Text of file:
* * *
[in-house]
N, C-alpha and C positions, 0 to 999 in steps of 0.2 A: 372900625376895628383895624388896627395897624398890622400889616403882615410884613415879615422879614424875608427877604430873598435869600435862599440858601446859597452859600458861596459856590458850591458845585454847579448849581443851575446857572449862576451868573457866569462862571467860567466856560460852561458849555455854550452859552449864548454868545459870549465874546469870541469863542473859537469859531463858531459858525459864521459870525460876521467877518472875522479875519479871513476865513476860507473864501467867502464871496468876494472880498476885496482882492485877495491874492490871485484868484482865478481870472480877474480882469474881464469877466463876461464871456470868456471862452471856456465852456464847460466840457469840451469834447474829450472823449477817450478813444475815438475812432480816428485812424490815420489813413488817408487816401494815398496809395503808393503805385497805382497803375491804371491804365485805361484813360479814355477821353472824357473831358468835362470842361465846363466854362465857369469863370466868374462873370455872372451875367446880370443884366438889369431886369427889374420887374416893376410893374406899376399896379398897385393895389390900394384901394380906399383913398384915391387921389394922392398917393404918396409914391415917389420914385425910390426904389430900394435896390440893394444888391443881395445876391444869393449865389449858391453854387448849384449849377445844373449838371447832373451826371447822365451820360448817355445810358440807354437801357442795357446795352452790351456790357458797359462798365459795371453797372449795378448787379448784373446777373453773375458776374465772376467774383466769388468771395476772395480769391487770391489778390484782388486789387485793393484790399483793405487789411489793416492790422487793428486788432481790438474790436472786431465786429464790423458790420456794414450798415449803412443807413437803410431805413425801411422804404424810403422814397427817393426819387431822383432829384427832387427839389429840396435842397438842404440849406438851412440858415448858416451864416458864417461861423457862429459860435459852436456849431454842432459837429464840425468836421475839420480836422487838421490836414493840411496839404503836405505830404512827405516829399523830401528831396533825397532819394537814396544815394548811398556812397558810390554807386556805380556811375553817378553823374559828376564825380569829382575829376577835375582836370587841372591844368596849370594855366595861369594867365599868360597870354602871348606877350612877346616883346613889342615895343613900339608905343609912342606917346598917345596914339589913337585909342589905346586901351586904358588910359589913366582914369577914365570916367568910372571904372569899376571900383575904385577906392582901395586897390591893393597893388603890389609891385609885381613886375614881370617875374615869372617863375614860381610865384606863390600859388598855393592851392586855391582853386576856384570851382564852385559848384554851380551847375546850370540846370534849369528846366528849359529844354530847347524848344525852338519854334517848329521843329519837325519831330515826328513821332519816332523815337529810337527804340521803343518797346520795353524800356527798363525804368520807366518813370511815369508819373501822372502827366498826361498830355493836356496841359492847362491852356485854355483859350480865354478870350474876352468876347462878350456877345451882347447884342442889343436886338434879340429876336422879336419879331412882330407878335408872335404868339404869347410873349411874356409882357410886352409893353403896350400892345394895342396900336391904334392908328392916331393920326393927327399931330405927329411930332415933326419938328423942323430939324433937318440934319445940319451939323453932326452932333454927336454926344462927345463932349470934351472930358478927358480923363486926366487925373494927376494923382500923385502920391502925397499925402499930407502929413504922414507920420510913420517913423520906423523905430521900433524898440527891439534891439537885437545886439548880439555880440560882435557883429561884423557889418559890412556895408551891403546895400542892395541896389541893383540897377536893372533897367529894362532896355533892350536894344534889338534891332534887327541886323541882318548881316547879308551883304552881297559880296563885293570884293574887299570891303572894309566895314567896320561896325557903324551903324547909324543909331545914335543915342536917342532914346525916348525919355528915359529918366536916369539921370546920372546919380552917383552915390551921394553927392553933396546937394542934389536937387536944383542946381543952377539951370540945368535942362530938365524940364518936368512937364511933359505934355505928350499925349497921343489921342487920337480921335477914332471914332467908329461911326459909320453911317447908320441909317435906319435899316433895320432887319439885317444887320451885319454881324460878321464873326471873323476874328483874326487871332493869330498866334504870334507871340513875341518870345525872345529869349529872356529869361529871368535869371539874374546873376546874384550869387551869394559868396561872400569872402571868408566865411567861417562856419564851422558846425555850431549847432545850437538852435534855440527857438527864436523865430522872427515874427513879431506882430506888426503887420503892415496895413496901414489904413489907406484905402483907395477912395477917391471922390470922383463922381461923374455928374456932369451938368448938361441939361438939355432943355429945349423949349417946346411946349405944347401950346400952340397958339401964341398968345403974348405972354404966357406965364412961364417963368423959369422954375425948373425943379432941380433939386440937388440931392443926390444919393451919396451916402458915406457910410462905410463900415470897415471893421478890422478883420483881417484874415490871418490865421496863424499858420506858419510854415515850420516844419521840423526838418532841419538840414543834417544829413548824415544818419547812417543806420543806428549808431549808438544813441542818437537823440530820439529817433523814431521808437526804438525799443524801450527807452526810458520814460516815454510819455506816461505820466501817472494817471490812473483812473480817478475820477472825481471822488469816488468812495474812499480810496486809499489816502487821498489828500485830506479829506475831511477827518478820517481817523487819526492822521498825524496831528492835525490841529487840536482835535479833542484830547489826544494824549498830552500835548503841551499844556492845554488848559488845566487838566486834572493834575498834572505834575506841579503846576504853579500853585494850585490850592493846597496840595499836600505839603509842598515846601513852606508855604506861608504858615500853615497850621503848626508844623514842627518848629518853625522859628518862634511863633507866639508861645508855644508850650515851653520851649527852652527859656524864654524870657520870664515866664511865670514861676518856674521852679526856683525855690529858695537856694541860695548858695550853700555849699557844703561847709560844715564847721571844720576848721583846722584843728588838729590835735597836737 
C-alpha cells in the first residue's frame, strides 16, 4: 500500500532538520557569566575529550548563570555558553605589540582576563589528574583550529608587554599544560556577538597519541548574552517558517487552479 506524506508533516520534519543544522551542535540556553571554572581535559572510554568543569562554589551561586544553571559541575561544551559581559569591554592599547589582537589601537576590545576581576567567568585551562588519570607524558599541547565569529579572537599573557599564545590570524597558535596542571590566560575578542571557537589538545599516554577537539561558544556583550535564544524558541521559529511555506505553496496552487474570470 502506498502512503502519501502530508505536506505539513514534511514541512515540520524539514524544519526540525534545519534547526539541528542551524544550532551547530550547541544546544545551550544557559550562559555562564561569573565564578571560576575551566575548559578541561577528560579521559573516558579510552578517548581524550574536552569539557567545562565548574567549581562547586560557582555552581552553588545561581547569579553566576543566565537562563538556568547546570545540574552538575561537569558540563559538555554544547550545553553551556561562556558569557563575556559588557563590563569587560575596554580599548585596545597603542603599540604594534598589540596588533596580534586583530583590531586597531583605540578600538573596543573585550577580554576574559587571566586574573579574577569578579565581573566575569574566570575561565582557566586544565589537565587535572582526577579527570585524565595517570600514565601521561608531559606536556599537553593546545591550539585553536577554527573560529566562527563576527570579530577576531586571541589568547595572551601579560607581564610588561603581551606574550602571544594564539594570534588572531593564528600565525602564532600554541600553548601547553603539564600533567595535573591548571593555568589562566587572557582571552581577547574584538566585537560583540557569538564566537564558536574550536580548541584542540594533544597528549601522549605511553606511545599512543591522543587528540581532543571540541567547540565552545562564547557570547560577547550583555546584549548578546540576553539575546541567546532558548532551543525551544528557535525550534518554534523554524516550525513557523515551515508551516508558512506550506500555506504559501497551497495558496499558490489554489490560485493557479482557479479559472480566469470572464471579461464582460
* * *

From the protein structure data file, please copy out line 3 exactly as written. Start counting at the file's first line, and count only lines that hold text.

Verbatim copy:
C-alpha cells in the first residue's frame, strides 16, 4: 500500500532538520557569566575529550548563570555558553605589540582576563589528574583550529608587554599544560556577538597519541548574552517558517487552479 506524506508533516520534519543544522551542535540556553571554572581535559572510554568543569562554589551561586544553571559541575561544551559581559569591554592599547589582537589601537576590545576581576567567568585551562588519570607524558599541547565569529579572537599573557599564545590570524597558535596542571590566560575578542571557537589538545599516554577537539561558544556583550535564544524558541521559529511555506505553496496552487474570470 502506498502512503502519501502530508505536506505539513514534511514541512515540520524539514524544519526540525534545519534547526539541528542551524544550532551547530550547541544546544545551550544557559550562559555562564561569573565564578571560576575551566575548559578541561577528560579521559573516558579510552578517548581524550574536552569539557567545562565548574567549581562547586560557582555552581552553588545561581547569579553566576543566565537562563538556568547546570545540574552538575561537569558540563559538555554544547550545553553551556561562556558569557563575556559588557563590563569587560575596554580599548585596545597603542603599540604594534598589540596588533596580534586583530583590531586597531583605540578600538573596543573585550577580554576574559587571566586574573579574577569578579565581573566575569574566570575561565582557566586544565589537565587535572582526577579527570585524565595517570600514565601521561608531559606536556599537553593546545591550539585553536577554527573560529566562527563576527570579530577576531586571541589568547595572551601579560607581564610588561603581551606574550602571544594564539594570534588572531593564528600565525602564532600554541600553548601547553603539564600533567595535573591548571593555568589562566587572557582571552581577547574584538566585537560583540557569538564566537564558536574550536580548541584542540594533544597528549601522549605511553606511545599512543591522543587528540581532543571540541567547540565552545562564547557570547560577547550583555546584549548578546540576553539575546541567546532558548532551543525551544528557535525550534518554534523554524516550525513557523515551515508551516508558512506550506500555506504559501497551497495558496499558490489554489490560485493557479482557479479559472480566469470572464471579461464582460